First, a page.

But there was an ulterior motive, I discovered. He was “collecting” me as a friend/ companion/ distraction for his wife. She was a nice woman but – unbearable. She would start talking as soon as she got you trapped in one of her expensive armchairs, feet sunk into the overgrown carpet, and she just couldn’t stop. She would always get to the point eventually – how she managed keep it in her head I don’t know – but that “eventually” could be hours later. All this time I, as the audience, would be struggling to keep track of all these backwaters and bywaters of her thought. It was like drowning or suffocating. Her husband, meanwhile, would have escaped to his den in the attic, where he constructed plywood aeroplanes or something similar. I was the babysitter.

It wasn’t – strangely – till some years later that the penny dropped – he’d selected me because I was, essentially, the same. He had been married to an ADHD woman for twenty or so years. He recognised me. No wonder he was so helpful over the car.

Whilst this is a terrible disadvantage in “social interactions” it is – in some way I can’t quite analyse – how I can write. The creativity and the disability are completely entangled. You can probably sense the “rambling” element in my posts – but I can edit those to minimise the “exhausting” effect. I can edit minimally – so still retaining my own “voice” – or, if necessary, maximally. So if I had to write, say, a letter applying for a job or an essay explaining a scientific process I could do so. I would splurge the “ramble ” first – or better still start with a spider-diagram – then edit, edit, edit and edit again. You can edit writing but you can’t edit speech. At least, I can’t.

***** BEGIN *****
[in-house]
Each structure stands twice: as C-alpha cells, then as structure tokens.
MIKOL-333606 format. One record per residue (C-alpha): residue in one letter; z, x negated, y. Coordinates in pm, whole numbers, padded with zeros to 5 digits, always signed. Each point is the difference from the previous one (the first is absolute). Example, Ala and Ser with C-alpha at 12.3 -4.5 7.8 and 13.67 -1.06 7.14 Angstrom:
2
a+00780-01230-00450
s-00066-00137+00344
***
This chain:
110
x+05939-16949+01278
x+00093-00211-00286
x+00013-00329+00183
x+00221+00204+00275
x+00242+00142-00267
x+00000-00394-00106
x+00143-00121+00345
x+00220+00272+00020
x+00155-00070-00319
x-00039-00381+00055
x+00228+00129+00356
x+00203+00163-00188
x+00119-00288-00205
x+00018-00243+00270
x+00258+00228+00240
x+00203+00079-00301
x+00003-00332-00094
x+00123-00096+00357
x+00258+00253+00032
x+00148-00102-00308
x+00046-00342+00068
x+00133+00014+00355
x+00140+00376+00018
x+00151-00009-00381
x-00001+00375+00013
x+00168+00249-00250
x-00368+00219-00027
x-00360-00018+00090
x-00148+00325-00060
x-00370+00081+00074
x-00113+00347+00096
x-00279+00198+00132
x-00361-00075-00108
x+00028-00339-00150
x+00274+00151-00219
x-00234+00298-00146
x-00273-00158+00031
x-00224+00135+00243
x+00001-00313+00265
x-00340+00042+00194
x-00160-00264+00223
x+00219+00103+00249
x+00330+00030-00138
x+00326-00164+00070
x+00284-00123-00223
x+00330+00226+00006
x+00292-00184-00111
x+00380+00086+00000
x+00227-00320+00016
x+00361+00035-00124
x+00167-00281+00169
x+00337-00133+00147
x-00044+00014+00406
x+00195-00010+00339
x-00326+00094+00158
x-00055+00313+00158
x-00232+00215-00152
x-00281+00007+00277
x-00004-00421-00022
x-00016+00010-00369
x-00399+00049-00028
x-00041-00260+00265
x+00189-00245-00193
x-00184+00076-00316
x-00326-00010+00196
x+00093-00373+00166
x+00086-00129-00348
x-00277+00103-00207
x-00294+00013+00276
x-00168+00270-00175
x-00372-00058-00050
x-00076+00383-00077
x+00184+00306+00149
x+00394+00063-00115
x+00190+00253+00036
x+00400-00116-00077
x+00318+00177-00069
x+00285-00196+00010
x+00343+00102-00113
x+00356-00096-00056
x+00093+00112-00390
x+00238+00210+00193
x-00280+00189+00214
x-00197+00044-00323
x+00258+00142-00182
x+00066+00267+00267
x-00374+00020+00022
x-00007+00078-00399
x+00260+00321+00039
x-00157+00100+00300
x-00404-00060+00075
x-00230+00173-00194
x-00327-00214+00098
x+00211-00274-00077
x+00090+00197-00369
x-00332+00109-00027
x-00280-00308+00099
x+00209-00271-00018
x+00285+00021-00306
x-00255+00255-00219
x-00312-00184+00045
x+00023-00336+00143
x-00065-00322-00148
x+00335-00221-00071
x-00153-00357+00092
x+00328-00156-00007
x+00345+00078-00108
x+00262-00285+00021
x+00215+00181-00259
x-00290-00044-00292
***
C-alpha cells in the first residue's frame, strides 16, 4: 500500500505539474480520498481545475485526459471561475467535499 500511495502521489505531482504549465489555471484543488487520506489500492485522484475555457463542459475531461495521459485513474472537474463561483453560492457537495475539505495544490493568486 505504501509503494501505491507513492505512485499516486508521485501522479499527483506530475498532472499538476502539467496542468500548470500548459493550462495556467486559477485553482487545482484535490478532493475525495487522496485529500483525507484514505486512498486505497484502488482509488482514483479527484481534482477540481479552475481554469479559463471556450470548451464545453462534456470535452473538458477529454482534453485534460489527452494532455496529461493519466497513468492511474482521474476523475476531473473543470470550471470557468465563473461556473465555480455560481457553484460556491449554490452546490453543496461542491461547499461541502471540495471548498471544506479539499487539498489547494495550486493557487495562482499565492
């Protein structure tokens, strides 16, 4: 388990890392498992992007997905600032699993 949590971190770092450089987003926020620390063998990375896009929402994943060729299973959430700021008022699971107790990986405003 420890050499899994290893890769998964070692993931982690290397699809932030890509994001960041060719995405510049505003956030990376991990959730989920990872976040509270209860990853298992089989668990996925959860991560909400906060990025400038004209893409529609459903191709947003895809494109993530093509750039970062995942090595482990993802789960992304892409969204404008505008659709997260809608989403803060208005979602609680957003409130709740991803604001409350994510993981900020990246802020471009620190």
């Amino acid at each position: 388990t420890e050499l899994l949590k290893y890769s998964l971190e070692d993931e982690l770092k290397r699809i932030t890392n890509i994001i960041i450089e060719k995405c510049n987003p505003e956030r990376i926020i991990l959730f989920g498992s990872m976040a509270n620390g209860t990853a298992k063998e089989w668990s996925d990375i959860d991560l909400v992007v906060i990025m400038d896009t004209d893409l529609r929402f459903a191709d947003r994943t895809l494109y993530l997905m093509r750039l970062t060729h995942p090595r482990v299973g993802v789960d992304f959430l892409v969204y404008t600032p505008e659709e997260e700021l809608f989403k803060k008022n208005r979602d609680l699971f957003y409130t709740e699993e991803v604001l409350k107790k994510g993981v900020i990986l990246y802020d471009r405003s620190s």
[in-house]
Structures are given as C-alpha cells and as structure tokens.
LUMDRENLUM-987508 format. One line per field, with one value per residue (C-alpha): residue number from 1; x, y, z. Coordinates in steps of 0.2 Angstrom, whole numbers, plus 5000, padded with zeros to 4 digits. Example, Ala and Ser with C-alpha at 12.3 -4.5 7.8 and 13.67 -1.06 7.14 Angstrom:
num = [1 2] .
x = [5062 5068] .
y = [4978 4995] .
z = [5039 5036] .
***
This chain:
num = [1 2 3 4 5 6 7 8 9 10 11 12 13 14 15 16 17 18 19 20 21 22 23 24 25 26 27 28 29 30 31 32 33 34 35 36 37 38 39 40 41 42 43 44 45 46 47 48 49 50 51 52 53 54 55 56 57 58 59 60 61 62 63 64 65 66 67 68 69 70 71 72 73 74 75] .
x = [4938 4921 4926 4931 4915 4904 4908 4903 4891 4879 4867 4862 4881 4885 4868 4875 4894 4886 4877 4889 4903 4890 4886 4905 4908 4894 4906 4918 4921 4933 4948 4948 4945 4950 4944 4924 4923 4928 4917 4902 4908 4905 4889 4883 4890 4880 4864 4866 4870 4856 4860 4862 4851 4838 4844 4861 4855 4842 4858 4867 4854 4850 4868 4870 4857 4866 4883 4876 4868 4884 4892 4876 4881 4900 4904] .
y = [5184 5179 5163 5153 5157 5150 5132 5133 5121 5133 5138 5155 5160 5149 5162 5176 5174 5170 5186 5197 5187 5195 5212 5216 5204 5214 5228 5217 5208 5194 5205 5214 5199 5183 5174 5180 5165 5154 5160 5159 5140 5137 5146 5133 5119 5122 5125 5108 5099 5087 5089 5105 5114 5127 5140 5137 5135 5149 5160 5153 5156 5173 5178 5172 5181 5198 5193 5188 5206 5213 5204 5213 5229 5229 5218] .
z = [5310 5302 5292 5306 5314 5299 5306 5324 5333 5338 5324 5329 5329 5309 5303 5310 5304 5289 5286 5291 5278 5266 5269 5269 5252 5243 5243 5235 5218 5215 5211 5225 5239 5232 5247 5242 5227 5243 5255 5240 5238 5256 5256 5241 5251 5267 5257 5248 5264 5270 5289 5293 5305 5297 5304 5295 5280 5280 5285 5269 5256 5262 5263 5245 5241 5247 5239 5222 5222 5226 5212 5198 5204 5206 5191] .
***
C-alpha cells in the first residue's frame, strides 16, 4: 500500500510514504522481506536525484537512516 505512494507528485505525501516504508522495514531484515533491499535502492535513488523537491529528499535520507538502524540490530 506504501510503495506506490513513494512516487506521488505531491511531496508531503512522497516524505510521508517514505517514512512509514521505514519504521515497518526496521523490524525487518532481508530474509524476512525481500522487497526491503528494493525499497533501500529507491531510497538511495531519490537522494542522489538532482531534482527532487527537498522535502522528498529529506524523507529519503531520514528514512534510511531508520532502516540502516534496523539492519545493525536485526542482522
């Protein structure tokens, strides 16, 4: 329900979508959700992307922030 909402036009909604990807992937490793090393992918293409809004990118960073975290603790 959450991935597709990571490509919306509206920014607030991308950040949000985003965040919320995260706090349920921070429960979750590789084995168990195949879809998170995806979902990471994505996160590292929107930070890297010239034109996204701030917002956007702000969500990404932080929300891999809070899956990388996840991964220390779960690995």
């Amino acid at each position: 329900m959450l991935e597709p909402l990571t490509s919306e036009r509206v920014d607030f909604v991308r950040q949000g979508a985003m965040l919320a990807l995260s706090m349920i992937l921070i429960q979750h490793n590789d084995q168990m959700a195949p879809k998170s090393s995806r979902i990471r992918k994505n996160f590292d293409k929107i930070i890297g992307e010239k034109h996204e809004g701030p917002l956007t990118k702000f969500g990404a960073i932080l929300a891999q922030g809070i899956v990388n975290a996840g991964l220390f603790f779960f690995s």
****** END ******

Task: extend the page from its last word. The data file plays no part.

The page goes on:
Anyway, gonna make myself a cup of coffee – and give you a well-earned rest.

“Five miles meandering with a mazy motion
Through wood and dale the sacred river ran
Then reached the caverns measureless to man
And sank in tumult to a lifeless ocean”

3 thoughts on “Five miles meandering…

  1. That is the beauty of writing: you can write it all down, and then edit before you hit publish, or send it off somewhere to be read. I’m not ADD, but when I get nervous, I definitely ramble, so I do understand what you’re talking about. I think the difference between you and your old neighbor, though, is that you know you tend to ramble, and make an effort to stop. She neither knows nor cares, she just wants an audience. At least that’s the way it sounds to me.

    Liked by 1 person

    1. I felt sorry for them both really. She was so ‘over the top’ they had ended up isolated, socially. Even her relatives kind of glossed over her, like an embarrassing child. But if you can’t save someone from themselves, sometimes you have to save yourself – from them. I moved house! And she did, accidentally, teach me something.

      Liked by 1 person

Leave a Reply

Fill in your details below or click an icon to log in: Logo

You are commenting using your account. Log Out /  Change )

Facebook photo

You are commenting using your Facebook account. Log Out /  Change )

Connecting to %s